Sure, it was a little more complicated than a four-step plan. Certainly, the economy at the time played a part in it. No, Cleveland wasn't exactly exploding on the money front, but perception at the time had the Cleveland downtown growing, and at the heart of the growth were the Indians and their new ballpark. The Browns left, and left the city devoid of anything but the Indians and the Cavs, who weren't worth talking about either. The fans showed up in droves, selling out nearly half a decade, and the Indians money-coffers were certainly full. Still, the root of the success was a well-laid out plan by Hart and his baseball people, one of which was Mark Shapiro.

It had it's flaws. Hart could never land the #1 starter that he needed, but not for lack of effort. He signed Black Jack McDowell and Steve Finley, but both were just a bit past their prime. He made trades for players at the deadline, but they never seemed to show up as much as it appeared they would on paper (man, I really though Jeff Juden was going to be something special). Those deals also cost us valuable youngsters, without any payout (still can't stop thinking about the Kevin Seitzer for Jeromy Burnitz deal).Still, thanks to long-term deals for guys like Thome, Ramirez, Belle and the rest, the Indians were able to win, and win a lot. They were also able to bring in solid players through trades (like Dave Justice, Marquis Grissom and Matt Williams), and were willing to sign big-name free agents (Roberto Alomar, Orel Hershiser, Eddie Murray and Dennis Martinez ) to keep the momentum.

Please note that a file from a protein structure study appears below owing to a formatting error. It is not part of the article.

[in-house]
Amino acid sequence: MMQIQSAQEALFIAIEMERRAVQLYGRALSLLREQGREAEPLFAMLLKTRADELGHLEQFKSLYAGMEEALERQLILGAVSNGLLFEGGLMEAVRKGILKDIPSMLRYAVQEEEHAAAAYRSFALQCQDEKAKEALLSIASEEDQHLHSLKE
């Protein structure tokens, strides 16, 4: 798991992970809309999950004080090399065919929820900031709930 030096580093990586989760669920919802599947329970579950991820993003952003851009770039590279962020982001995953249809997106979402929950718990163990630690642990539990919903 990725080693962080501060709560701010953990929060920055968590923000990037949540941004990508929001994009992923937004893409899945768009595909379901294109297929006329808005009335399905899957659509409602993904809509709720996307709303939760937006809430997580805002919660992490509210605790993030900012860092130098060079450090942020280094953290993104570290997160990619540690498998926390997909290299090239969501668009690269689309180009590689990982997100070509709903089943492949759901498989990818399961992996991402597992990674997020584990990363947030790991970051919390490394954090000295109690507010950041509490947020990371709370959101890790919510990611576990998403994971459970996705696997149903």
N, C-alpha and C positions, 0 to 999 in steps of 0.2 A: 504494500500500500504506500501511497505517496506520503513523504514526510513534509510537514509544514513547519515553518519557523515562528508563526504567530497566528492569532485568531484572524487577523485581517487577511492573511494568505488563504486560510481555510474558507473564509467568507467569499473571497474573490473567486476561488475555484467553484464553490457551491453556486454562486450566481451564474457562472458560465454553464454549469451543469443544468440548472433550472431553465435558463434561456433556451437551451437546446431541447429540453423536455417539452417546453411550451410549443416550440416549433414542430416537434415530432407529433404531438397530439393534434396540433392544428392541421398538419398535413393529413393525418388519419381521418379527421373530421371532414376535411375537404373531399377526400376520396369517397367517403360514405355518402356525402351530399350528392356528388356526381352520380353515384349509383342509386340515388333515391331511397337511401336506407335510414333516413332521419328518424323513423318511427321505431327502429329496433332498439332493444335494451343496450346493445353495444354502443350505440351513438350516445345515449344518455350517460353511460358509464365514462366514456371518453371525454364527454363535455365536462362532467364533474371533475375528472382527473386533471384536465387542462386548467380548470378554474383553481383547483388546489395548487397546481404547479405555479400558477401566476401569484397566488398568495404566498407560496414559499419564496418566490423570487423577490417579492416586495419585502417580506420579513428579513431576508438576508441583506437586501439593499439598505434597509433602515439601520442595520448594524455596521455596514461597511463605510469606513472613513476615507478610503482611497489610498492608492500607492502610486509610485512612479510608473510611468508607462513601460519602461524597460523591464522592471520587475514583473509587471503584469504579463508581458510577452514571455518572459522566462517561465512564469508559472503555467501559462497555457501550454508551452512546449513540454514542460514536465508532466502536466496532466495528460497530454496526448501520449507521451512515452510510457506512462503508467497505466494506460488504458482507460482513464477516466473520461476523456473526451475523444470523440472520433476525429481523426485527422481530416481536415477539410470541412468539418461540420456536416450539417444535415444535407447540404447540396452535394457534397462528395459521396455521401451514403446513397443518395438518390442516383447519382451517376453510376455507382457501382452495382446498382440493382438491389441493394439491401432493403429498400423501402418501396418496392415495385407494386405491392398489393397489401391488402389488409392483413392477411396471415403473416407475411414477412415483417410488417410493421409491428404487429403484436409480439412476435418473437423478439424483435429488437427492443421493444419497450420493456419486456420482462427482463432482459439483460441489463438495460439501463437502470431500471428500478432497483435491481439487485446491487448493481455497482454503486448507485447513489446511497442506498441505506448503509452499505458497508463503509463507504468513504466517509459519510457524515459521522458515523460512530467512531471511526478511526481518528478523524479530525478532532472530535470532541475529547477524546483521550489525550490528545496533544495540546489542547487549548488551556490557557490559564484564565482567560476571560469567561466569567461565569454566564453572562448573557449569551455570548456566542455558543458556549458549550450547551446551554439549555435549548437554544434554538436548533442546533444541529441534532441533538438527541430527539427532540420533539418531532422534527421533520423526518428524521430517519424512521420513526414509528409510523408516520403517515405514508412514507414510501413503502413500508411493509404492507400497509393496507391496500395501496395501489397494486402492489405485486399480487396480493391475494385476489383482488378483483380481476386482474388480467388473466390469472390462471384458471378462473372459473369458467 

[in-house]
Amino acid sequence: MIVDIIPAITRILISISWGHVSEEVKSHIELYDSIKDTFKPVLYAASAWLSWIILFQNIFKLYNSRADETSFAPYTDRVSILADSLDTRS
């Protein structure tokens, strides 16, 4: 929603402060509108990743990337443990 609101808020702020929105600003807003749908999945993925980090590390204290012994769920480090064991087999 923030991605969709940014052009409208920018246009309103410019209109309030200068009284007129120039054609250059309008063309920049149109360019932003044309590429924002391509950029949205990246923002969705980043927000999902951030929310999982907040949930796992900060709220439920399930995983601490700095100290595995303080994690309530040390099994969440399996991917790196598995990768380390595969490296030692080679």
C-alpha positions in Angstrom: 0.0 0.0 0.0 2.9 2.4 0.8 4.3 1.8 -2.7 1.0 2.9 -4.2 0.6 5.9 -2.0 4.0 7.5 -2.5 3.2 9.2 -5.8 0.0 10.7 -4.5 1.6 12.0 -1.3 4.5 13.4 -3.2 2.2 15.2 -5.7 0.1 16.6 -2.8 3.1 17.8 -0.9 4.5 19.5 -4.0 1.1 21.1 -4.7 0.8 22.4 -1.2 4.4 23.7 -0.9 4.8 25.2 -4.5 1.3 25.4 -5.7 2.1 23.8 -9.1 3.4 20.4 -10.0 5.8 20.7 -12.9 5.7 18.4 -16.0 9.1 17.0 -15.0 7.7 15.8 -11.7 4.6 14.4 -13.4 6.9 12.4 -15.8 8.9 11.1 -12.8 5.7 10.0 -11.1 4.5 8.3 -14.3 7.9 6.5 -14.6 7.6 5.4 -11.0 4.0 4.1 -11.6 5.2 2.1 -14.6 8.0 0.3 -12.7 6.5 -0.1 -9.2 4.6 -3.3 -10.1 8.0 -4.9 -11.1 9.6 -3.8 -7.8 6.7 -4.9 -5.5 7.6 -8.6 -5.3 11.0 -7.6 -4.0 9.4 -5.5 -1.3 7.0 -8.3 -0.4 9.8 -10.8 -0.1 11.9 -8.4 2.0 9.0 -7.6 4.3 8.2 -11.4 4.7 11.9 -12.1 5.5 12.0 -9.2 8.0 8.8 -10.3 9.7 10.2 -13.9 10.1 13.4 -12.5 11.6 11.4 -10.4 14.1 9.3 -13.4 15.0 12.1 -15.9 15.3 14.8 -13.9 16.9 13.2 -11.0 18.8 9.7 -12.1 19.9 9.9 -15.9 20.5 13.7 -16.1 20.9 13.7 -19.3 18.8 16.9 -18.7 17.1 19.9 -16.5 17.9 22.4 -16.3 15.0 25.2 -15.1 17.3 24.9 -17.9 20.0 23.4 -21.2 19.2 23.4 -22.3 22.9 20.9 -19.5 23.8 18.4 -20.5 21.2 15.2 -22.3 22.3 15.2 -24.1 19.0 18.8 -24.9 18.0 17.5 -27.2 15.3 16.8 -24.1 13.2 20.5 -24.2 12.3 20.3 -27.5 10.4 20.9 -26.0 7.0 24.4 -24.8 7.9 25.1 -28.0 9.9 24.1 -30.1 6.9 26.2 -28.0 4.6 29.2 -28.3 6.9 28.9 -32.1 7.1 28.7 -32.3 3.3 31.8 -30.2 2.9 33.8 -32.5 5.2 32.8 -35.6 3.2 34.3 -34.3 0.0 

Today, the Indians are in rebuild mode, and are making mostly the right decision to not overpay for a free agent who will never figure into a rebuild. In the culture that the Dolans and Shapiro have created here in Cleveland over the years, it fits. Shapiro and the Dolans work under a very strict budget to continue to be a viable, if not cyclical team. The theory makes sense to some extent. You build a team with solid drafting, maximizing your all-stars and veterans into help stock your minors, and long-term contracts to that youth prior to their arbitration years. You sign those undervalued free agents when you can, but rarely, if ever, gamble on a big-name free agent (Kerry Wood notwithstanding).

What's the problem with the culture? Perhaps the most important facet in Cleveland baseball has been a fan base that still, somehow, remains in place after a half-decade of some of the worst losing in the history of the game. The six-year run for the Tribe in which John Hart tried to do everything in his power to bring a championship to the city regained a sense of trust with a club that many thought would be playing somewhere in New Orleans or Carolina in the eighties. More important, there was an excitement not seen in the city in years. The Winter Meetings were as exciting in many ways as the playoffs. Grabbing the News-Herald every Sunday to read Hal Lebovitz column and find out who the Indians were pursuing were akin to Church. You knew the Indians would do something to improve...something...